Thyroid Autoimmunity in Children and Adolescents With Type 1 Diabetes

A multicenter survey

  1. Olga Kordonouri, MD1,
  2. Albrecht Klinghammer, MD2,
  3. Egbert B. Lang, MD3,
  4. Annette Grüters-Kieslich, MD1,
  5. Matthias Grabert, PHD4,
  6. Reinhard W. Holl, MD5 and
  7. On behalf of the DPV-Initiative of the German Working Group for Pediatric Diabetology
  1. 1Clinic for General Pediatrics, Otto-Heubner Centrum, Charité, Campus Virchow-Klinikum, Humboldt University, Berlin, Germany
  2. 2Klinikum Chemnitz GmbH, Children’s Hospital, Chemnitz, Germany
  3. 3St. Vincenz Hospital, Children’s Hospital, Coesfeld, Germany
  4. 4Department of Applied Information Technology, Ulm University, Ulm, Germany
  5. 5Department of Biomedical Engineering, Ulm University, Ulm, Germany


    OBJECTIVE—To investigate thyroid autoimmunity in a very large nationwide cohort of children and adolescents with type 1 diabetes.

    RESEARCH DESIGN AND METHODS—Data were analyzed from 17,749 patients with type 1 diabetes aged 0.1–20 years who were treated in 118 pediatric diabetes centers in Germany and Austria. Antibodies to thyroglobulin (anti-TG) and thyroperoxidase (anti-TPO) were measured and documented at least once in 7,097 patients. A total of 49.5% of these patients were boys, the mean age was 12.4 years (range 0.3–20.0 years), and the mean duration of diabetes was 4.5 years (range 0.0–19.5 years). A titer exceeding 100 units/ml or 1:100 was considered significantly elevated.

    RESULTS—In 1,530 patients, thyroid antibody levels were elevated on at least one occasion, whereas 5,567 were antibody-negative during the observation period. Patients with thyroid antibodies were significantly older (P < 0.001), had a longer duration of diabetes (P < 0.001), and developed diabetes later in life (P < 0.001) than those without antibodies. A total of 63% of patients with positive antibodies were girls, compared with 45% of patients without antibodies (P < 0.001). The prevalence of significant thyroid antibody titers increased with increasing age; the highest prevalence was in the 15- to 20-year age group (anti-TPO: 16.9%, P < 0.001; anti-TG: 12.8%, P < 0.001). Thyroid-stimulating hormone (TSH) levels were higher in patients with thyroid autoimmunity (3.34 μU/ml, range 0.0–615.0 μU/ml) than in control subjects (1.84 μU/ml, range 0.0–149.0 μU/ml) (P < 0.001). Even higher TSH levels were observed in patients with both anti-TPO and anti-TG (4.55 μU/ml, range 0.0–197.0 μU/ml).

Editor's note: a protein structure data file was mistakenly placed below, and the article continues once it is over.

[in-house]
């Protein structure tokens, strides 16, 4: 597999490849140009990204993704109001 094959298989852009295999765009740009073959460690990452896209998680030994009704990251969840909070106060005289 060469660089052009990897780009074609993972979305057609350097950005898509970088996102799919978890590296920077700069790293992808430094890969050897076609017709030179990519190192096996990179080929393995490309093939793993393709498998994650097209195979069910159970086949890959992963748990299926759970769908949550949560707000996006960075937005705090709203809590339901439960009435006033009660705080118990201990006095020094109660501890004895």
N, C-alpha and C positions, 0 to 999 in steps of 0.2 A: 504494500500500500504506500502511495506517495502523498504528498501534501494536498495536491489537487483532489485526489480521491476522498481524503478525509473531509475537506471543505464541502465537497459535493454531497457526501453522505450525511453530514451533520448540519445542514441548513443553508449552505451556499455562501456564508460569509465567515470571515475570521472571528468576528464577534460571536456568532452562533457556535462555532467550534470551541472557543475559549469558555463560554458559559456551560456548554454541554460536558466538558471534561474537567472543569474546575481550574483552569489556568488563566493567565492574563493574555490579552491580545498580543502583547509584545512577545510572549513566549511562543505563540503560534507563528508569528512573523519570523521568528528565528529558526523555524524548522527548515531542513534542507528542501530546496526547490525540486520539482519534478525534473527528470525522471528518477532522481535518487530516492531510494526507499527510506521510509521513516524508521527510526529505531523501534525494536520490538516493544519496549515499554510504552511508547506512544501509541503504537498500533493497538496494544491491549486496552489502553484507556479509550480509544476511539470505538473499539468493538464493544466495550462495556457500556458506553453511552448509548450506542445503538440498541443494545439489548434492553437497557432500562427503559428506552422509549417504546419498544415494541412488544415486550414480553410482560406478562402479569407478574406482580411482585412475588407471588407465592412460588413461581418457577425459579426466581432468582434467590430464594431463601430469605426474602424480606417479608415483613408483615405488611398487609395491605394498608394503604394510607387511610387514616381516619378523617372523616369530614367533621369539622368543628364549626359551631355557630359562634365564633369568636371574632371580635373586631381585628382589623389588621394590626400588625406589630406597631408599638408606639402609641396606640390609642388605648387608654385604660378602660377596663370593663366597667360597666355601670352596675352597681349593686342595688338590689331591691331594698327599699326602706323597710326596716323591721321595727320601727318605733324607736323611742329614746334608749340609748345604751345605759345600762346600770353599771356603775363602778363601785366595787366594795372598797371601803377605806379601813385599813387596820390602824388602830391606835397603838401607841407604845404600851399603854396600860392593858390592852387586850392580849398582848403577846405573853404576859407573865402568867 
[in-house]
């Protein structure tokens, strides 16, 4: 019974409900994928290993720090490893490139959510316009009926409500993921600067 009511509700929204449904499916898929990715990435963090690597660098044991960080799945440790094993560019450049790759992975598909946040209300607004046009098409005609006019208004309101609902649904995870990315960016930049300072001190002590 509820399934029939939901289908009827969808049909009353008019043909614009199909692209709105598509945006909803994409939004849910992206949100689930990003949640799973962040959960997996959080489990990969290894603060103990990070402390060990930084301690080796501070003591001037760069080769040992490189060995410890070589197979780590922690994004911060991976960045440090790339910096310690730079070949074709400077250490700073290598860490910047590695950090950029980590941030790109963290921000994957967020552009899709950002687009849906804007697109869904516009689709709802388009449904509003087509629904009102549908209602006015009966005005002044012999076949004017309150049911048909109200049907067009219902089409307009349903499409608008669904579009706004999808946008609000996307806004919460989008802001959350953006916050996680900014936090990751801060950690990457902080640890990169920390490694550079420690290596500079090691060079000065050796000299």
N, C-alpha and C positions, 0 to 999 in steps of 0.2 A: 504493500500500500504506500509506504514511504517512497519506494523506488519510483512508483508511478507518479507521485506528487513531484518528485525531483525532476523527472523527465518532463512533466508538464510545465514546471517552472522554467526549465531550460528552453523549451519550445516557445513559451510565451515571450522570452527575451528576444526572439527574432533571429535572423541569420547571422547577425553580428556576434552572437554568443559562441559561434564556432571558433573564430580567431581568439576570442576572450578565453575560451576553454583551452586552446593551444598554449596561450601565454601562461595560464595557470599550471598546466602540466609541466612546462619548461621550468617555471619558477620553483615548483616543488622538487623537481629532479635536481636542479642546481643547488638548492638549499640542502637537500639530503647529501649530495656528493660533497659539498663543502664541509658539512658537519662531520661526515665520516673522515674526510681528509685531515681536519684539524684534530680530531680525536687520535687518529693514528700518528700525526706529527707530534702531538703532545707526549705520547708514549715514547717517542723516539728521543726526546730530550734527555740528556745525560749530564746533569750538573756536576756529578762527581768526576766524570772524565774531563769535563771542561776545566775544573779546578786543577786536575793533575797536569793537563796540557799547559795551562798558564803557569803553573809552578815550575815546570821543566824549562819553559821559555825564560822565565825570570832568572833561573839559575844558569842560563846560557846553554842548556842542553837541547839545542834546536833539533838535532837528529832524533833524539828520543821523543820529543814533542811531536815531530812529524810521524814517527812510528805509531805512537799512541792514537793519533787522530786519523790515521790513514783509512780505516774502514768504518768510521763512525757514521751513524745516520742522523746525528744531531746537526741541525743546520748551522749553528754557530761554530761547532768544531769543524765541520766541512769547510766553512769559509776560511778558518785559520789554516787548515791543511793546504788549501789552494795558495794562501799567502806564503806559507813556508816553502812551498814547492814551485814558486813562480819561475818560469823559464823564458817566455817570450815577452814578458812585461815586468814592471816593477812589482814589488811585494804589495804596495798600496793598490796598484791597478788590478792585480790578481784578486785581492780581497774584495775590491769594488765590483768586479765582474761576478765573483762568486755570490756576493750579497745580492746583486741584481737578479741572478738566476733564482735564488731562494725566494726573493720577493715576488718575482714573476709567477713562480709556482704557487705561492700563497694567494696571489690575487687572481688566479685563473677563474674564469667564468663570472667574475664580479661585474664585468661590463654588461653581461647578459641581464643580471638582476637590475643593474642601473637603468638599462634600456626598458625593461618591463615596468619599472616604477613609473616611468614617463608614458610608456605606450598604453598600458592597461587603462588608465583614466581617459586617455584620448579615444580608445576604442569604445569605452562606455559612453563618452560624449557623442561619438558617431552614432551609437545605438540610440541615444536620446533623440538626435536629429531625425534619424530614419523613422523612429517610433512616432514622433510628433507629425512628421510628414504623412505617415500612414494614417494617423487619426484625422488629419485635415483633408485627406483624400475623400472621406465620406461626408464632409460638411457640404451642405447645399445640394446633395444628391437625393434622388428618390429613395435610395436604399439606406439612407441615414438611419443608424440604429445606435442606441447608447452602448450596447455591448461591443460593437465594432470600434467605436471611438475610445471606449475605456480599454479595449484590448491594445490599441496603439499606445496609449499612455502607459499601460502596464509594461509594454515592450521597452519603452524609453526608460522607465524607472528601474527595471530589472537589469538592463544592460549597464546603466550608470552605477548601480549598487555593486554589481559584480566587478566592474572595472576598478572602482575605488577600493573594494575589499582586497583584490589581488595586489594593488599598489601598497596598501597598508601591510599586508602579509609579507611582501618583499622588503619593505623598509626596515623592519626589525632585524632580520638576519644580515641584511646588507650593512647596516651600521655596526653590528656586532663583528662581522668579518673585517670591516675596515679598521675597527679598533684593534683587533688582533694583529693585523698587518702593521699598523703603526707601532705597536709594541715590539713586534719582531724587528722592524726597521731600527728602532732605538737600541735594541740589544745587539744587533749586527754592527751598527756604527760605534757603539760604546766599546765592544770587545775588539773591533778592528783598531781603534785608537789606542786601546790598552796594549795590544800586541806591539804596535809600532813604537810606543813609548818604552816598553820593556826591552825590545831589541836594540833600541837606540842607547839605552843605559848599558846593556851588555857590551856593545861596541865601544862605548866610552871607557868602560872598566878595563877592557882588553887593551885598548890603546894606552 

CONCLUSIONS—Thyroid autoimmunity seems to be particularly common in girls with diabetes during the second decade of life and may be associated with elevated TSH levels, indicating subclinical hypothyroidism.


    • Address correspondence and reprint requests to Olga Kordonouri, MD, Klinik für Allgemeine Pädiatrie, Otto-Heubner-Centrum, Charité, CVK, Augustenburger Platz 1, 13353 Berlin, Germany. E-mail: olga.kordonouri{at}

      Received for publication 24 October 2001 and accepted in revised form 18 April 2002.

      A table elsewhere in this issue shows conventional and Système International (SI) units and conversion factors for many substances.

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